Why your organisation needs a disaster recovery plan in the wake of DigiNotar hack

With DigiNotar joining the ranks of Comodo, StartSSL and RSA as a trusted third-party security organisation successfully compromised by hackers, enterprises need to move past the shock and begin formulating their own compromise recovery and business continuity plans.

People have not given much thought to the impact or ramifications of a certificate authority (CA) compromise. This attack against DigiNotar marks 2011’s fourth major breach of a trusted third-party security provider – and both the stakes and the targets are higher than ever.

There will be more breaches of third-party trust providers like this in the future, and additional organisation s and governments agencies will be affected if they don’t take certain steps.

Hackers apparently used the fraudulent certificate to intercept Iranian users’ email, among other items. The attack went undetected by the users because their browsers trusted the DigiNotar certificate. A third-party trust provider represents an extremely high value target for hackers.

Once an attacker can access and steal trust credentials, they can commit various cyber-criminal acts in pursuit of their own nefarious agenda.

SSL and PKI remain solid and reliable technologies. That does not mean that enterprises can relax. They need to be aware that any individual third-party trust provider, like a CA, can be compromised and is therefore a known risk. And known risks require solid, well-conceived contingency plans.

Mozilla, Google, and others have implemented browser updates that will revoke trust in DigiNotar-signed certificates, which will safeguard users of those browsers, The ripple effects of a hack like this do not stop at the browser.

All enterprises need to look at their highest-value assets—servers and applications where sensitive and regulated data flows, and that are protected by certificates. Plans must be in place to recover anytime the trust provider is compromised.

There are three very specific steps organisation s must take to deal with a compromised CA. First, they must use multiple CAs so that if one is compromised, the other non-compromised CA and its issued certificates and keys are available for continued use.

Most companies know better than to put all of their eggs in the same basket. This is a well understood principle of business continuity and disaster recovery – always have a backup resource available. Our experience is that most everyone follows this practice today.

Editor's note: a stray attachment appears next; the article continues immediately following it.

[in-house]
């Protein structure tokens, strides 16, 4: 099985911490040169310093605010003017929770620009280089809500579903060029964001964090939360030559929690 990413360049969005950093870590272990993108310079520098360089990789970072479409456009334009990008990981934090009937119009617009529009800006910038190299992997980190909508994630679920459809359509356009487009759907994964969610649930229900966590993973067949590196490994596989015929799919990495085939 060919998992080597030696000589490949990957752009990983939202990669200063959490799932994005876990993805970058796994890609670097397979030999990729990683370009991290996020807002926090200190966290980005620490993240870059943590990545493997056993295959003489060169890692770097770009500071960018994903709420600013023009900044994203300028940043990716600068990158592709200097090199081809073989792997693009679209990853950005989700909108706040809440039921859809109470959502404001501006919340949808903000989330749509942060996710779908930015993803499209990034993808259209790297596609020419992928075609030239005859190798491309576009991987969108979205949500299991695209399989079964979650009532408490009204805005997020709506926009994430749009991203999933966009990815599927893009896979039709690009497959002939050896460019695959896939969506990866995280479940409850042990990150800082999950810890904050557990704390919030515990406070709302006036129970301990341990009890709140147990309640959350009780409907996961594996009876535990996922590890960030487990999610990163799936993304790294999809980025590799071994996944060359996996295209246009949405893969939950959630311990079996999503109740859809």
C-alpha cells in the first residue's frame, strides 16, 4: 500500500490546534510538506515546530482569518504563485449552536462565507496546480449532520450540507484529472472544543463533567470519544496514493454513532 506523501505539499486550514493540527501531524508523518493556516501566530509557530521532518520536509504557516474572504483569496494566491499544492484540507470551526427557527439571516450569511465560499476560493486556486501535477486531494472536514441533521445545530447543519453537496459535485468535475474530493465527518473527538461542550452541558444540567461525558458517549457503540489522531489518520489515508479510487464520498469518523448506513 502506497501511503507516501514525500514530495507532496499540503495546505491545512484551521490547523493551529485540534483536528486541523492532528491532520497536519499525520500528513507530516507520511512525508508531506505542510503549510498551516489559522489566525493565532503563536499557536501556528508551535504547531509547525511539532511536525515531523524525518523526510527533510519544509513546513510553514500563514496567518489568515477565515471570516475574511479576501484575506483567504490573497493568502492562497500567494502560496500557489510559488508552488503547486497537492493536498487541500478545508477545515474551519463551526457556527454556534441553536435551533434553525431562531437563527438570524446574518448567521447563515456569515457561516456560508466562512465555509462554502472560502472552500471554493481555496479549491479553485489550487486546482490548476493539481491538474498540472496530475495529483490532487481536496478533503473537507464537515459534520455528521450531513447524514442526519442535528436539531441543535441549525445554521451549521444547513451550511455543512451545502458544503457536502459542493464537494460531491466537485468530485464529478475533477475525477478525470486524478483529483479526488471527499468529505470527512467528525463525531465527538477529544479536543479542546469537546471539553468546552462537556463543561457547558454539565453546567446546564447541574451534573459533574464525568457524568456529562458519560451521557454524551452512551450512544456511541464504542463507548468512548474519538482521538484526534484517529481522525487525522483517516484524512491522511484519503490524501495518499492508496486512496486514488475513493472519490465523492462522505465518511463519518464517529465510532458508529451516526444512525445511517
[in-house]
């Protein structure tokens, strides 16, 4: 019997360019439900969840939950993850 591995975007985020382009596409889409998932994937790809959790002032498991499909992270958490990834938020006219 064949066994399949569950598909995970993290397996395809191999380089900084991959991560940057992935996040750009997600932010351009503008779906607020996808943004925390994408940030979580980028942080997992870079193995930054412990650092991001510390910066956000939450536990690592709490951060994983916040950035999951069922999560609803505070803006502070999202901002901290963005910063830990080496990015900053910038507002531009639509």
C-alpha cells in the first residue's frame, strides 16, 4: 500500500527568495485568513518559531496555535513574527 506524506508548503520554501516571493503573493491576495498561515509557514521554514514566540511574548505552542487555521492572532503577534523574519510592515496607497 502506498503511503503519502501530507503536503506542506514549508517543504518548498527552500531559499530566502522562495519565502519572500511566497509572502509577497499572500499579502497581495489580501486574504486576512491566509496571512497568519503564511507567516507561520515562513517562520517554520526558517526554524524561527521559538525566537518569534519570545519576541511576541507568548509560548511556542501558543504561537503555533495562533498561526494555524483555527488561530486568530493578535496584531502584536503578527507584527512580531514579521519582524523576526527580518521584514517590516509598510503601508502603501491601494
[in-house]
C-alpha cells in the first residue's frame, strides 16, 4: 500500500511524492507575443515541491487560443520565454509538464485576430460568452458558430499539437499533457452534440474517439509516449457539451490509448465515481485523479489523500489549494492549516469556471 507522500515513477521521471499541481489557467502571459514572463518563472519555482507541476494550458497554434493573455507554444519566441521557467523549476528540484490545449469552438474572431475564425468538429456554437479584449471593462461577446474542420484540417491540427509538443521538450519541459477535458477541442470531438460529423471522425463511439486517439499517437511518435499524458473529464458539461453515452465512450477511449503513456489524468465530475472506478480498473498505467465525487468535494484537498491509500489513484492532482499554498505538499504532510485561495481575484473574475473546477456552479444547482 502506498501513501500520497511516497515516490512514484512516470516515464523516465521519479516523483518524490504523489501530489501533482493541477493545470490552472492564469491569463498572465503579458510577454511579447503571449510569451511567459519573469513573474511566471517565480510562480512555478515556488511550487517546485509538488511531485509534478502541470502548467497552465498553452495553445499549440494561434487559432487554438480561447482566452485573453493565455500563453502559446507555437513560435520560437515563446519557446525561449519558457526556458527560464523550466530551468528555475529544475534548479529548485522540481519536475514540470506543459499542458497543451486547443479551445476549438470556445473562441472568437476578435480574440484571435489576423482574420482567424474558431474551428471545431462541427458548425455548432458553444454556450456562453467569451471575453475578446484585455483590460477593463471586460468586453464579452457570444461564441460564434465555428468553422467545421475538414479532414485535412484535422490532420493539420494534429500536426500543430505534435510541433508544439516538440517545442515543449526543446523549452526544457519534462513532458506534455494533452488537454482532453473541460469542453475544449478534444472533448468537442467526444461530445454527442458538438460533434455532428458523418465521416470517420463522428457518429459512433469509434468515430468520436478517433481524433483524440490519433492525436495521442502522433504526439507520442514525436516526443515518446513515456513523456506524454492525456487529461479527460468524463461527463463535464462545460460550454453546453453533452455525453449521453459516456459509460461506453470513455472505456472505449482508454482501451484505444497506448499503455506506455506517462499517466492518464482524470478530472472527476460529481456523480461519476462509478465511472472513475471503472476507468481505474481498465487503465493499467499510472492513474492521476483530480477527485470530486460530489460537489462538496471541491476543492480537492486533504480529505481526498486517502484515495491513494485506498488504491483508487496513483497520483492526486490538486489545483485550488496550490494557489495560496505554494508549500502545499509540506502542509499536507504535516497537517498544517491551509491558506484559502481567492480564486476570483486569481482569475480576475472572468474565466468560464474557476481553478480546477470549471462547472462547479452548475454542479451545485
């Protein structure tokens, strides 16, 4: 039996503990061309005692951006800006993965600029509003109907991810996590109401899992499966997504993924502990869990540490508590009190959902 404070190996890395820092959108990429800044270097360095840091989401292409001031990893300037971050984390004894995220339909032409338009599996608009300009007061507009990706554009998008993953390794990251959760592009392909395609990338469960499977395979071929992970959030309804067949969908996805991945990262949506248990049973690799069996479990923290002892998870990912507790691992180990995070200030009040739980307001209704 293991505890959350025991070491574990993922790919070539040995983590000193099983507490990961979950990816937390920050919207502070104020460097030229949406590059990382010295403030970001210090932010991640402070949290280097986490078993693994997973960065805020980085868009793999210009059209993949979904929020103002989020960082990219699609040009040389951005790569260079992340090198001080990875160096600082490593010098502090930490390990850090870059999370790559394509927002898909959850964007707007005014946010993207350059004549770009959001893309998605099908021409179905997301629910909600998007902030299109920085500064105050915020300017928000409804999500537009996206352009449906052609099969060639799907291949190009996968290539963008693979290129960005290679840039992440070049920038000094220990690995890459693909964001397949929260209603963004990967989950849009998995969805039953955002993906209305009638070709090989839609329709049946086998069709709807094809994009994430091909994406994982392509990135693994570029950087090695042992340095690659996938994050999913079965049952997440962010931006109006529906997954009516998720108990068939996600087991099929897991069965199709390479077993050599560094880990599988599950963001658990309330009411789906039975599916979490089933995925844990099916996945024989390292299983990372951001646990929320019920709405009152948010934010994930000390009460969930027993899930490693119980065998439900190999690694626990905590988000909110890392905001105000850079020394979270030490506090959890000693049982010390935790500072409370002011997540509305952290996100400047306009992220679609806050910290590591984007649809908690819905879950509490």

Second, organisation s must have an accounting of all the CAs that they use as third party trust providers. Third, they must have a complete inventory of the owner and location for each certificate in the enterprise. This often numbers in the thousands and even tens of thousands or more in Global 2000 organisations.

And finally, every organisation must have an actionable and comprehensive plan in place to recover from a CA compromise. The time to recover needs to be measured in hours, not weeks or months. Most enterprises have glaring holes in their certificate inventories.

In many cases organisations tell me they have 3,000 certificates installed, for instance, and by the time I’ve fully assessed the situation, the number of certificates and keys ends up being two or three times that number. That many unidentified certificates represents a significant unmanaged and unquantified risk.

Further, few organisations have a management platform in place that gives them the power to replace compromised certificates quickly. Otherwise, the replacement of known, compromised certificates is largely a manual effort.

This forces organisation s to continue operations in a compromised condition – possibly for many months – while the thousands of compromised certificates are manually replaced. In some cases that may not even be an option and entire systems may have to be shut down until remediated.

None of us knows where the next breach will occur, or whether it will occur in a week or three months. Enterprises must ready themselves to respond immediately if they implement the four steps of CA compromise recovery.

The very serious implication is that you better wake up. Get out of denial. Understand that this is a huge issue of business continuity. And don’t think yow won’t be compromised, because you will.

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A key executive in four successful, high-technology start-ups that have gone public, Jeff Hudson brings over 25 years of experience in information technology and security management. Jeff has spent a significant portion of his career developing and delivering leading edge technology solutions for financial services and other Global 2000 companies. Prior to joining Venafi, Jeff was the CEO of Vhayu Technologies. Vhayu was the market leader for the analysis and capture of market data, and was acquired by ThomsonReuters. Prior to joining Vhayu, Jeff held numerous executive leadership posts, including CEO and cofounder of MS2, Senior Vice President of Corporate Development at Informix Software, CEO of Visioneer, and numerous senior executive posts at NetFRAME Systems and WYSE Technology. He started his career with IBM. Jeff earned a B.A. in communications at the University of California, Davis.